My relationship with video games is, in many ways, very much like my relationships with my friends and family: at some points the greatest, with us experiencing the highs of life together, and at other times fraught with an inability to connect beyond a surface level. In the past months, certain circumstances in my life have led to me experiencing difficulty in my relationships with both video games and my close friends. In the last two weeks, my trouble with the latter came to a head in an unfortunate way, and I have been forced to do a lot of soul searching and self-reflection. In the midst of this turmoil however, I turned back to my favorite past time as a way to distract me while I sorted out my issues, and in doing so realized for the first time in a long time the power that the medium holds.
Without getting into too much detail, as my personal circumstances aren’t the subject of this blog, I’ve struggled with my mental well-being recently. This is something I’ve dealt with for years, but have managed to suppress. On the surface, I’m a relatively well adjusted college student who is just trying to get through school like everyone else, but I often face bouts of depression and anxiety, much of it stemming from a situation my family has faced for years. The way this situation has affected me has overflowed into the way I handle my interpersonal relationships, sometimes causing more trouble (A couple years ago, I posted a blog about Borderlands 2 and how the final DLC for that game had helped me cope with my situation on some level. I’d like to think I’ve improved as a writer since then (fingers crossed!), but if anyone is interested in that I’ll leave a link at the end of the post, as this one is in many ways a continuation of that.)
Video games have always held a special place in my heart. rom playing Triple Play 2001 on the original PlayStation with my brother to holing myself up in my room for a whole day learning the ins and outs of Fallout New Vegas for the first time, I’ve always loved the way the player becomes a part of the medium rather than a passive observer, but I’ve become jaded recently. I’ve tried to get immersed and hooked on many games with little success. Even titles I’d waited years for like Fallout 4 were failing to capture my attention, and I began to believe that the medium had just lost any real value for me. What was I gaining from it on a personal level? How was I growing as a person from sitting in front of my monitor and grinding through game after game?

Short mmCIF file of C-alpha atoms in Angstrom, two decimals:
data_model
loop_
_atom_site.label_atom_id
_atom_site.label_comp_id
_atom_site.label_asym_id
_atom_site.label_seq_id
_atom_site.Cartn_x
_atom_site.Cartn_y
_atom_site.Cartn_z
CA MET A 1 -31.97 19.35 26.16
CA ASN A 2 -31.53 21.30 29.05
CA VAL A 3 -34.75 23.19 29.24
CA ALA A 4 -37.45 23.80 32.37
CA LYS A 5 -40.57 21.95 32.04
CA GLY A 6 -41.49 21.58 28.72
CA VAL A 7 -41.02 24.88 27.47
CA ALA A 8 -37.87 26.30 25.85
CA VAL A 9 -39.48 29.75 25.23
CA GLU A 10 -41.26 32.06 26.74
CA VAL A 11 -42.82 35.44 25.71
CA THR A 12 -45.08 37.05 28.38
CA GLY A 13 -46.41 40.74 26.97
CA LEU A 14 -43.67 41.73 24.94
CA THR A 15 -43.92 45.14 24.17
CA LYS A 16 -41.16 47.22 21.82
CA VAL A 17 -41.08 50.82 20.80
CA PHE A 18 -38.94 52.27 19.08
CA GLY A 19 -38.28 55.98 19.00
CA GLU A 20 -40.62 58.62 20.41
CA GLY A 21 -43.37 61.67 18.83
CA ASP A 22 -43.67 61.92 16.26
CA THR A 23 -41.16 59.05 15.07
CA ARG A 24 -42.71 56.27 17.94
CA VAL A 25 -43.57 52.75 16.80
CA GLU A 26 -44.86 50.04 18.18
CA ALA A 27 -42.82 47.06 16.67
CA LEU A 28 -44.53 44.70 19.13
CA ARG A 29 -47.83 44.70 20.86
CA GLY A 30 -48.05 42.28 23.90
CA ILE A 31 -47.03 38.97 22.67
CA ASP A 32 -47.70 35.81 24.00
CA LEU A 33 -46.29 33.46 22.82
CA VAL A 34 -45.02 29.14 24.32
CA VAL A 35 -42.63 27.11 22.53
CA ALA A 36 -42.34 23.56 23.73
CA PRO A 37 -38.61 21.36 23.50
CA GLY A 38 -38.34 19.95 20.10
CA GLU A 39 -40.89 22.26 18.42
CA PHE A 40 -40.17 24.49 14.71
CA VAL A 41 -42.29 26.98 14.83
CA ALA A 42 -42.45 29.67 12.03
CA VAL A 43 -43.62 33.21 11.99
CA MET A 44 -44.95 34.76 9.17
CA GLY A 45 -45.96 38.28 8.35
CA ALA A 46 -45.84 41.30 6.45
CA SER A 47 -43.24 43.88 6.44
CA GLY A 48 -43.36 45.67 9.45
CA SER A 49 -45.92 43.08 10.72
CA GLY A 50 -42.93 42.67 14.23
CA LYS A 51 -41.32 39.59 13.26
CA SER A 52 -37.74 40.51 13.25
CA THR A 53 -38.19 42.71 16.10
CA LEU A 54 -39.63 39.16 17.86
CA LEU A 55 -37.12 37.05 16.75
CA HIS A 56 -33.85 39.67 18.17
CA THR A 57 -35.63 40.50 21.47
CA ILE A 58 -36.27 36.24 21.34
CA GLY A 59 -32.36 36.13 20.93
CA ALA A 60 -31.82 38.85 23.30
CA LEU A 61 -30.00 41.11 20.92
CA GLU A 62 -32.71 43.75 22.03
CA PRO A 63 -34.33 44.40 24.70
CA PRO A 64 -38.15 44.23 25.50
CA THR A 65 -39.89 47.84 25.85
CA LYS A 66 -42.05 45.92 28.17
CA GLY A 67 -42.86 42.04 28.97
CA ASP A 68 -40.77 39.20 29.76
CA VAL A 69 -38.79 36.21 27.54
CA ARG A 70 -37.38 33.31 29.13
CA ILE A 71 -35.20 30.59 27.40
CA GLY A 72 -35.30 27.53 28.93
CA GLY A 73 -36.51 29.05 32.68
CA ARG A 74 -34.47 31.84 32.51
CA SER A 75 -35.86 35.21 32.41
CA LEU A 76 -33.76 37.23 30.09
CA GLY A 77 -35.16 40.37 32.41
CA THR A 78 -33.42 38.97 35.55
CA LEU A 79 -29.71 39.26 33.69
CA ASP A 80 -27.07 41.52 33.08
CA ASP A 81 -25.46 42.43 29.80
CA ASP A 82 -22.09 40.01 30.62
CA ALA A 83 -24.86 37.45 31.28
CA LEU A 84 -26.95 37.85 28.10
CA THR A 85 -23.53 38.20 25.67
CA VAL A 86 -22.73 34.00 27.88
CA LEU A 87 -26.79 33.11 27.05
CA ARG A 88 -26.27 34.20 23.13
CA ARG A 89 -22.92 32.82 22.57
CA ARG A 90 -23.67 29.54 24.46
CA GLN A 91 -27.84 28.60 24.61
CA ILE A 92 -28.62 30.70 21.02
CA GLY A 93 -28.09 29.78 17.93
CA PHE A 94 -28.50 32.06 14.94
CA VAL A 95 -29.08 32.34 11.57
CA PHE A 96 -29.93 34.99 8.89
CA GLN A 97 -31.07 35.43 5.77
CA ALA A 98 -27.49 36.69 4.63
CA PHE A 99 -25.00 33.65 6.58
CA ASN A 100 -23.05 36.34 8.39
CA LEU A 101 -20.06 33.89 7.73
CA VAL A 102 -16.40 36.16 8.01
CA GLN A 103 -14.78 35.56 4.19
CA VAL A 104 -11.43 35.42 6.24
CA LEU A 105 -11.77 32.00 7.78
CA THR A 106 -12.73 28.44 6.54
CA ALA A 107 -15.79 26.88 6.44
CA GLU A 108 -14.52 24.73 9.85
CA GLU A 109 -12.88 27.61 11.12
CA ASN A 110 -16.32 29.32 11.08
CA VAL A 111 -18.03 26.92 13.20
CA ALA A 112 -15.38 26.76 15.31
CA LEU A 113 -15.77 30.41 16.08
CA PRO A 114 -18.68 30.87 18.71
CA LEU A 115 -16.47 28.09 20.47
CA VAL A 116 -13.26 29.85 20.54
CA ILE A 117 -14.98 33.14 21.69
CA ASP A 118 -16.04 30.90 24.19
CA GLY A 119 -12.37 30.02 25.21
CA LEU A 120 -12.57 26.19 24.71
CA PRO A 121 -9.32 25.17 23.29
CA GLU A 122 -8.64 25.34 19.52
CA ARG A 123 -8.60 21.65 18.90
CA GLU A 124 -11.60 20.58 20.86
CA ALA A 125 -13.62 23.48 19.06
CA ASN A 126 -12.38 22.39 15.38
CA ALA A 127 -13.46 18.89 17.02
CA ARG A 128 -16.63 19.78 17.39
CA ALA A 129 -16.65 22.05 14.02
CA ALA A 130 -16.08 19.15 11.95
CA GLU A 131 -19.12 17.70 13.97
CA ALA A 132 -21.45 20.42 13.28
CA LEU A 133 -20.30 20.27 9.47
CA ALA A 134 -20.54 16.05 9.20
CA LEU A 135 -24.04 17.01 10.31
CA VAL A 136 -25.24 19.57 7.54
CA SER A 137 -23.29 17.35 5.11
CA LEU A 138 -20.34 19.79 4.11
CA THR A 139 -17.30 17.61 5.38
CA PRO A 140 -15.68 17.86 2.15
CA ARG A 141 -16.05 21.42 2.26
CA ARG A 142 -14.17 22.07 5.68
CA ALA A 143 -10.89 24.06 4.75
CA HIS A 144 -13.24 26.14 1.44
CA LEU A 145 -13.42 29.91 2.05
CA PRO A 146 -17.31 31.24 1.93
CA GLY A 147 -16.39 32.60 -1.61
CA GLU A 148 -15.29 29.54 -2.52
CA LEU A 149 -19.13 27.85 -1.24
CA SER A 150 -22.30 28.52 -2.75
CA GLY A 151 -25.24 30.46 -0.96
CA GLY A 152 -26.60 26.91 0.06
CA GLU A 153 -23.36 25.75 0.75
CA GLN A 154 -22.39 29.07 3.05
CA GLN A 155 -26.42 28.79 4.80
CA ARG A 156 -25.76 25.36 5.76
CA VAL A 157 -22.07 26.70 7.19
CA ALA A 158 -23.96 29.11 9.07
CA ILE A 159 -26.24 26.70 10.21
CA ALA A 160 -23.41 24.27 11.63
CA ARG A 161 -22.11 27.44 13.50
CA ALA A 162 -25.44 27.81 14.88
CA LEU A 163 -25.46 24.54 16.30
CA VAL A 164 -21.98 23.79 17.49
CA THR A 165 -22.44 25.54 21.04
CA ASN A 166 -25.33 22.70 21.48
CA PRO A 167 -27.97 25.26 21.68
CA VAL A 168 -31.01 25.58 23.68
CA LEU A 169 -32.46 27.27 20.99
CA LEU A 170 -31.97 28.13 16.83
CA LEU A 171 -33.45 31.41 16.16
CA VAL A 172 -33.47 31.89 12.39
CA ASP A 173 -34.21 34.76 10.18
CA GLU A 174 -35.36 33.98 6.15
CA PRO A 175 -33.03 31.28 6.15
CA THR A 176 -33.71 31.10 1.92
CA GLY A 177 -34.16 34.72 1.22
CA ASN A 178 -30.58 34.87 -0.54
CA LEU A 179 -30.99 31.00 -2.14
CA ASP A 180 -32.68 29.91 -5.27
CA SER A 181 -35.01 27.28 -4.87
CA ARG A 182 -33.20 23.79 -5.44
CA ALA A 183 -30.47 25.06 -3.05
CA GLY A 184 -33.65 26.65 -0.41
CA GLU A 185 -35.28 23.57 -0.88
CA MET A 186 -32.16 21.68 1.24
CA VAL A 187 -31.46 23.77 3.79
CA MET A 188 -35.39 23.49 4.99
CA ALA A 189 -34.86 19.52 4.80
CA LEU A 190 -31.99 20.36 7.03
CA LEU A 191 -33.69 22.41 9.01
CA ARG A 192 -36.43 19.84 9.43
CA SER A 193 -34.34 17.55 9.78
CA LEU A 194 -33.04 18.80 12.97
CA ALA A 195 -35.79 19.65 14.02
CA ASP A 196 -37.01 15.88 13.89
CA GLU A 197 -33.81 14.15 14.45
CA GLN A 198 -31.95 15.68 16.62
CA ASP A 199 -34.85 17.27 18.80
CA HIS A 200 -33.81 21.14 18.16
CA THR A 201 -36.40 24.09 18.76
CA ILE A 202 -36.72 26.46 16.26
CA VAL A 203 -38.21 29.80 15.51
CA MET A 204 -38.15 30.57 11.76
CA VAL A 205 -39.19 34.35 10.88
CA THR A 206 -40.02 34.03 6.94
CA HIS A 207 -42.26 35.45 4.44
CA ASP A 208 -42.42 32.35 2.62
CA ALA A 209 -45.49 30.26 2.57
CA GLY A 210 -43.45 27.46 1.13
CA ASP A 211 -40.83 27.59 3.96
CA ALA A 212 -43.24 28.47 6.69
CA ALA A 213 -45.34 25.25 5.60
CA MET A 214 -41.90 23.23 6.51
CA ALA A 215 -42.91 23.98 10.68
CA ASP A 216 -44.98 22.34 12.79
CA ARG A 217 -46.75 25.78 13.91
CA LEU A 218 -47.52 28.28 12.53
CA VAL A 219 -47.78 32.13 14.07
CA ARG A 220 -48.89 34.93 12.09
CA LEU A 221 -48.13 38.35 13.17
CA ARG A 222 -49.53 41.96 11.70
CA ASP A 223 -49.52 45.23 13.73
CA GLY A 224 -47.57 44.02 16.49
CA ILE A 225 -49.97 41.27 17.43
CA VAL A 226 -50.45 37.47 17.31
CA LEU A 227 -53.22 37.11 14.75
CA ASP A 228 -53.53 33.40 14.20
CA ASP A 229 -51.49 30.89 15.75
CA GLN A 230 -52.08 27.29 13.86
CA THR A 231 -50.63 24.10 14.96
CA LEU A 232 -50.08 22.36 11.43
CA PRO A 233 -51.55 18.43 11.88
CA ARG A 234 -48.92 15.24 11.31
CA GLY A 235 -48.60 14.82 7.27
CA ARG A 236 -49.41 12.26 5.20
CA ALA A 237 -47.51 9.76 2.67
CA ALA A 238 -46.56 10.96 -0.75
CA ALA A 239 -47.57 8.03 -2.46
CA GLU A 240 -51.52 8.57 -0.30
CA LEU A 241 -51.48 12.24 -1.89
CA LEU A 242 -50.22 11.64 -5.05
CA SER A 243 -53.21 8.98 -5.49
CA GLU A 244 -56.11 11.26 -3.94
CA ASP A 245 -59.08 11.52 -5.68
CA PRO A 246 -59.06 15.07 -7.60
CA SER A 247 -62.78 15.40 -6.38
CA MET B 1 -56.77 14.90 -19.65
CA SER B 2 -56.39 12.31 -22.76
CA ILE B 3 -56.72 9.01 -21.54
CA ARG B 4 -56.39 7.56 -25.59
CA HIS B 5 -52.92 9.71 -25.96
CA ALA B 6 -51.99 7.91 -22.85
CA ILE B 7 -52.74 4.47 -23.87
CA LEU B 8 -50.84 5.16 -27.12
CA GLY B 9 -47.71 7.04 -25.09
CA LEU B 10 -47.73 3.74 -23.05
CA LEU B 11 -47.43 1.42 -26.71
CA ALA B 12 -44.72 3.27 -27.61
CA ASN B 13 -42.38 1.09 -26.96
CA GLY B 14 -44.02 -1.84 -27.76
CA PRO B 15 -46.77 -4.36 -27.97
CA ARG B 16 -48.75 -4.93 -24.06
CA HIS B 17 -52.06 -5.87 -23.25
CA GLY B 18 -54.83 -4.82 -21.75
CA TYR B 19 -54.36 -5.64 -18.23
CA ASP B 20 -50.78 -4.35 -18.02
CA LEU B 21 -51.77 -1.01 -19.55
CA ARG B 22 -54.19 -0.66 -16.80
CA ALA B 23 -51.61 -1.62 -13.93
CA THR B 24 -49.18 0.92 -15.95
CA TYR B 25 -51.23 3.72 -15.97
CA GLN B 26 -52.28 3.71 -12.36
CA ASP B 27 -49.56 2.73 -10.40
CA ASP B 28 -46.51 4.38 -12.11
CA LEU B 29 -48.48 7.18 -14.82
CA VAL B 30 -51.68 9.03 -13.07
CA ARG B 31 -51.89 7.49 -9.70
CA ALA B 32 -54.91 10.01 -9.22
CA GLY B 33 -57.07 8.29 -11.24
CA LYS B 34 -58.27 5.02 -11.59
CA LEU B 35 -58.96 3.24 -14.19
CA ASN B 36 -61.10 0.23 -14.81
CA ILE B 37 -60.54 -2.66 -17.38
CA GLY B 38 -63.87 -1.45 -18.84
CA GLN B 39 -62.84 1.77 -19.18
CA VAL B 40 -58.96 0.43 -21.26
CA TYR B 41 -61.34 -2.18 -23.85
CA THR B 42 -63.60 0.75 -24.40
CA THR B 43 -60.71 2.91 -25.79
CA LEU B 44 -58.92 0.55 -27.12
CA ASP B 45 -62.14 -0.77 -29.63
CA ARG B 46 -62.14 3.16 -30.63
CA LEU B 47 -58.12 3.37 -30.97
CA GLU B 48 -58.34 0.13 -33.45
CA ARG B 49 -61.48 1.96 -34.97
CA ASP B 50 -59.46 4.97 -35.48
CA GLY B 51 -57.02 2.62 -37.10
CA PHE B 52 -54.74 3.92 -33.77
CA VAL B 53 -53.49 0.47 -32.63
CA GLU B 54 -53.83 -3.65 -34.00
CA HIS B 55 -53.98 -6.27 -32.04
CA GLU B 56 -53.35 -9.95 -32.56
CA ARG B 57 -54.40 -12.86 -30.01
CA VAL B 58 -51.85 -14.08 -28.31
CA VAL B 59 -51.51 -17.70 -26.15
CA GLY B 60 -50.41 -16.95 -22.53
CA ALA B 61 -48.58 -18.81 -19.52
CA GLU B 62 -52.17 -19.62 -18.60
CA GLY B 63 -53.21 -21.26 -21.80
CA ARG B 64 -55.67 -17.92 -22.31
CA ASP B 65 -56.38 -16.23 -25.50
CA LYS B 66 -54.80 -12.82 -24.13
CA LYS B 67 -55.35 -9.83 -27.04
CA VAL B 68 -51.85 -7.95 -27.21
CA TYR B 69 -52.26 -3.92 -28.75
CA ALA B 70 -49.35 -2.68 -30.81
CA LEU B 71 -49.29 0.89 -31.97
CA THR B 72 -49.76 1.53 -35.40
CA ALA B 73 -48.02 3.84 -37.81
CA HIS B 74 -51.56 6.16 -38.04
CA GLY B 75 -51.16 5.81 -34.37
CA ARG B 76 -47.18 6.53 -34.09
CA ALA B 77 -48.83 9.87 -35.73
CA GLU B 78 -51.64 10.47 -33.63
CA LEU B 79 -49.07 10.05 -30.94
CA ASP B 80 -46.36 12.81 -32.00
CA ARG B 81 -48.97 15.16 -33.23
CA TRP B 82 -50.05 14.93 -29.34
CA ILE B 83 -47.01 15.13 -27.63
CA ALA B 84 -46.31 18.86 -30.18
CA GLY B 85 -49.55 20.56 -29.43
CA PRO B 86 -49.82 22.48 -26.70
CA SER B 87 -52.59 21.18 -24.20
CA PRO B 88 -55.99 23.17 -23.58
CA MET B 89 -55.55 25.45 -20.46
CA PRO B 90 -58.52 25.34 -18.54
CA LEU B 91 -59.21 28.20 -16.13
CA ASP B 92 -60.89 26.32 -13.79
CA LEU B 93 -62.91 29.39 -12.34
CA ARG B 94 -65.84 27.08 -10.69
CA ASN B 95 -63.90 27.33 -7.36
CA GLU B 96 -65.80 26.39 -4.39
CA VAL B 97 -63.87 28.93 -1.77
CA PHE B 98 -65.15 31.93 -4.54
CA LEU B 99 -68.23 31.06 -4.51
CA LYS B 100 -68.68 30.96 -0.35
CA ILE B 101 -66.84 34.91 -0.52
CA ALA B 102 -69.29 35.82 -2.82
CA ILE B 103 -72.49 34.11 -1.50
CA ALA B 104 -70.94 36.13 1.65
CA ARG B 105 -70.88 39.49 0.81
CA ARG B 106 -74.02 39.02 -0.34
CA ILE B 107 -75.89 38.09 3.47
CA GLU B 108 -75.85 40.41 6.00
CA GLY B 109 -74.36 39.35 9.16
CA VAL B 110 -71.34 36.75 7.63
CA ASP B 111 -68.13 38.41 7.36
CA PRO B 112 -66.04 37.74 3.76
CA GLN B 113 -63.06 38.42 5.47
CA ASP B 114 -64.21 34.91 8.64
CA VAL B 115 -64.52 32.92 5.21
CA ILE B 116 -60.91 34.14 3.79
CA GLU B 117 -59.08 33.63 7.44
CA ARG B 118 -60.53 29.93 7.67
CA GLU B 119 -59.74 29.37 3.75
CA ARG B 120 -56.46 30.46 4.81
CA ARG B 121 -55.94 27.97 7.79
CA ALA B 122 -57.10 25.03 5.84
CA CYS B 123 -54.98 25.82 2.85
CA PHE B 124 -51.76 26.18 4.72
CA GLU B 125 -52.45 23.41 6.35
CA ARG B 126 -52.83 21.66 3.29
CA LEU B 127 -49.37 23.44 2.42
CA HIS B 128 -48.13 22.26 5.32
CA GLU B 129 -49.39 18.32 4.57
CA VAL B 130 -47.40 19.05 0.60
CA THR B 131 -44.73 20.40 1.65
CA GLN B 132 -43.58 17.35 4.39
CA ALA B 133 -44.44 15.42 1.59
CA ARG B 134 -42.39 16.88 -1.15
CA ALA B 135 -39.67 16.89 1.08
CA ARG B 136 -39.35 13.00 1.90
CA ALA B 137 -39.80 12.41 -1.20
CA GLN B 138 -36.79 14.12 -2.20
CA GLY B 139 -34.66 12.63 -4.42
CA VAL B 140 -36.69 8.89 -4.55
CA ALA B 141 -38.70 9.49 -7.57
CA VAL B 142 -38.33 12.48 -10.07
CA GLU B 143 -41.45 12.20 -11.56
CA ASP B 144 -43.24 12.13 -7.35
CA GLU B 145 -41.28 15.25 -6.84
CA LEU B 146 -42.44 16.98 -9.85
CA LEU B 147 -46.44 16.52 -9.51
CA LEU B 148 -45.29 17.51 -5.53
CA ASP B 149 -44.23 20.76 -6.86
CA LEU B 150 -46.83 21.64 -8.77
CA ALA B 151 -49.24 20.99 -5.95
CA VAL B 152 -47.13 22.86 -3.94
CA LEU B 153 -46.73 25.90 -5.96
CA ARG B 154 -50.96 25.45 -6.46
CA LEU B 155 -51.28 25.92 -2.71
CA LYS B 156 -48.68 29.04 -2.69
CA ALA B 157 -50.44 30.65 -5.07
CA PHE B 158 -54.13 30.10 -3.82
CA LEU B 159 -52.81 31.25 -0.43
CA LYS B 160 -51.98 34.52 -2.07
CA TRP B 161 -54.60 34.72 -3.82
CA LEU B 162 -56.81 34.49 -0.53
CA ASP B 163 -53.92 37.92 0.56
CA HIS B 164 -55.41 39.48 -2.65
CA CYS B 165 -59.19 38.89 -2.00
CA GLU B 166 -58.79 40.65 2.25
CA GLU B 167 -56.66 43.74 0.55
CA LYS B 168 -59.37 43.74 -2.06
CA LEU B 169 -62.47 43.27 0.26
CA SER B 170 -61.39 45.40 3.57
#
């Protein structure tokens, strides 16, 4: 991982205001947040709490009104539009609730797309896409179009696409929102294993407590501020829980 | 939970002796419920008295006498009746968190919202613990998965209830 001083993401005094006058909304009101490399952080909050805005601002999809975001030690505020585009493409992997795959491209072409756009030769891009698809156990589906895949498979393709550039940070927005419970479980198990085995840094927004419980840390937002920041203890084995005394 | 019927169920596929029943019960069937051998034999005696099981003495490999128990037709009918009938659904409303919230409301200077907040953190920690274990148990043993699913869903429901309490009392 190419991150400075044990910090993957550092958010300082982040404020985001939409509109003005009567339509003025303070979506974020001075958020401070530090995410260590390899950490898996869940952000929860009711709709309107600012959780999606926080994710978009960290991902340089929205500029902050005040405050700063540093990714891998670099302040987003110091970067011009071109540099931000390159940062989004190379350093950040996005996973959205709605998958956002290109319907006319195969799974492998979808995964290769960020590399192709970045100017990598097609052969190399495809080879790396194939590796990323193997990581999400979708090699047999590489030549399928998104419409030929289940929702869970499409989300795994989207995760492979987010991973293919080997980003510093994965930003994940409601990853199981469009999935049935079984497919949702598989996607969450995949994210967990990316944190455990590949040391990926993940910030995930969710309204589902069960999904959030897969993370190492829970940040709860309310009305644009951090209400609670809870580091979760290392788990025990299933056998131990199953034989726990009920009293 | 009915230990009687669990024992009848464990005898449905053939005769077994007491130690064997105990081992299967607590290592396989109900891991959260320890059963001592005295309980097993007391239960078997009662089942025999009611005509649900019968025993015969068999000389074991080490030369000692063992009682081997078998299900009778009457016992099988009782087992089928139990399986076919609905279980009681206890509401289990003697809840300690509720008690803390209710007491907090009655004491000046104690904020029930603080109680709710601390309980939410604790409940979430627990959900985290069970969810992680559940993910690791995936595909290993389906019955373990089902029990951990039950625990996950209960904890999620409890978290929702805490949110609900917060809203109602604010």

Then last week, a situation began with a close friend that made me start to second guess who I was. I said some things out of impulse, hurt them, and potentially ruined a friendship. So, while they refused to talk to me about it, I retreated into video games. I hopped on the Steam store and saw a banner adorning the top page with the brilliant cover art of a game I’d forgotten had even released: XCOM 2. I decided to treat myself and purchase the game, and it immediately got its hooks in me.
Granted, it also kicked my ass. The last time I played XCOM was in late 2014, when I purchased Enemy Within. Even then I was relatively bad at the game, never even finishing a full playthrough, so it logically followed that I’d be an absolute mess in the more complex sequel. But where I normally would have become discouraged and given up, I persevered, and then came to an interesting conclusion, both about my failings in the game and my failings in my relationships: not only was I making tactical decisions without considering the ramifications on my other units on the battlefield, I’ve been making decisions about how I conduct myself without considering how they affect my friends and family.
I began to think back on how other games had made me look at myself and examine who I was, and realized this has been happening for years without me even noticing it. The ending of The Last of Us (IMPLIED SPOILERS) made me realize that I would have made the same decision had I been in Joel’s shoes, that I value a single person who matters to me over the millions I’ve never interacted with. BioShock taught me, as I believe it did with many of us, that I often take for granted the motives of others, being far too accepting that their intentions are pure.
Certain games (not all - I really don’t think Call of Duty or Assassin’s Creed have ever made me do any real introspection) have been shaping who I am and how I conduct myself for years through their gameplay and narratives, but I had always failed to think that they could be having that kind of effect. In the same way that XCOM 2 made me to stop and consider the results of my soldier placement or budget allocation, it has also had a far deeper effect, forcing me to realize that I need to take my time making decisions in any situation, consider the cost before taking the leap. This particular situation is obviously a very personal one that won’t be shared by many, if any, but I believe almost all of us have experienced a change in our personality or conduct due to our interaction with a video game at one time or another, even if it wasn’t in the forefront of our minds. The true power of the video game medium isn’t in the fact that it allows us to interact with it, it’s in the way it interacts with us, testing us with both the challenges of its gameplay and story, forcing us to realize our inadequacies and shortcomings in order to face them head on.
Blog mentioned: Borderlands 2 has helped me more than I could've ever imagined - http://n4g.com/user/blogpos...